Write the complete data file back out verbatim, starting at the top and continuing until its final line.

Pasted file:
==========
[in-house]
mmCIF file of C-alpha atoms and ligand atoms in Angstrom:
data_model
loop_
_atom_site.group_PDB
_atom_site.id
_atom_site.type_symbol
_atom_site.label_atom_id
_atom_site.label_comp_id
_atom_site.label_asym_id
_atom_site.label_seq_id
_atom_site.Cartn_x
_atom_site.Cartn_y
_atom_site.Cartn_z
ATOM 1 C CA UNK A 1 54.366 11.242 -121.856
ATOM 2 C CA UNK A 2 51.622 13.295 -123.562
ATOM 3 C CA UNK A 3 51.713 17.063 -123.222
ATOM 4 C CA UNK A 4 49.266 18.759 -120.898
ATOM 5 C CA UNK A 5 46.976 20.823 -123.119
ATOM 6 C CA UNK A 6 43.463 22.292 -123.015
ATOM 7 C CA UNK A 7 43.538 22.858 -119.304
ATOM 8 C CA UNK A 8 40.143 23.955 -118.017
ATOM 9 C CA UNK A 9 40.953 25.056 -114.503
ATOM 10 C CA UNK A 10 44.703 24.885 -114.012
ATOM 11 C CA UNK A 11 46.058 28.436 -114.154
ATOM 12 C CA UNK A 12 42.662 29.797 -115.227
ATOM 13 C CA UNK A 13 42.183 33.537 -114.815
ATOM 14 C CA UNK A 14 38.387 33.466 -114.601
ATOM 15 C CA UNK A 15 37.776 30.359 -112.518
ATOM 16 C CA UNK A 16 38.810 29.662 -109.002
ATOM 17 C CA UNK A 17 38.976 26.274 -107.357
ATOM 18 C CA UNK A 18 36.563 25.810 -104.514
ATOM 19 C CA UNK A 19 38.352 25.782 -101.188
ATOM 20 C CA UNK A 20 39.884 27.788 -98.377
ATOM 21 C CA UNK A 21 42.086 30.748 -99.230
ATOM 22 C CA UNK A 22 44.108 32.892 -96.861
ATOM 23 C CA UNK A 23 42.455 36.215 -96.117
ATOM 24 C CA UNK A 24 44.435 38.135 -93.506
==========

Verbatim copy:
[in-house]
mmCIF file of C-alpha atoms and ligand atoms in Angstrom:
data_model
loop_
_atom_site.group_PDB
_atom_site.id
_atom_site.type_symbol
_atom_site.label_atom_id
_atom_site.label_comp_id
_atom_site.label_asym_id
_atom_site.label_seq_id
_atom_site.Cartn_x
_atom_site.Cartn_y
_atom_site.Cartn_z
ATOM 1 C CA UNK A 1 54.366 11.242 -121.856
ATOM 2 C CA UNK A 2 51.622 13.295 -123.562
ATOM 3 C CA UNK A 3 51.713 17.063 -123.222
ATOM 4 C CA UNK A 4 49.266 18.759 -120.898
ATOM 5 C CA UNK A 5 46.976 20.823 -123.119
ATOM 6 C CA UNK A 6 43.463 22.292 -123.015
ATOM 7 C CA UNK A 7 43.538 22.858 -119.304
ATOM 8 C CA UNK A 8 40.143 23.955 -118.017
ATOM 9 C CA UNK A 9 40.953 25.056 -114.503
ATOM 10 C CA UNK A 10 44.703 24.885 -114.012
ATOM 11 C CA UNK A 11 46.058 28.436 -114.154
ATOM 12 C CA UNK A 12 42.662 29.797 -115.227
ATOM 13 C CA UNK A 13 42.183 33.537 -114.815
ATOM 14 C CA UNK A 14 38.387 33.466 -114.601
ATOM 15 C CA UNK A 15 37.776 30.359 -112.518
ATOM 16 C CA UNK A 16 38.810 29.662 -109.002
ATOM 17 C CA UNK A 17 38.976 26.274 -107.357
ATOM 18 C CA UNK A 18 36.563 25.810 -104.514
ATOM 19 C CA UNK A 19 38.352 25.782 -101.188
ATOM 20 C CA UNK A 20 39.884 27.788 -98.377
ATOM 21 C CA UNK A 21 42.086 30.748 -99.230
ATOM 22 C CA UNK A 22 44.108 32.892 -96.861
ATOM 23 C CA UNK A 23 42.455 36.215 -96.117
ATOM 24 C CA UNK A 24 44.435 38.135 -93.506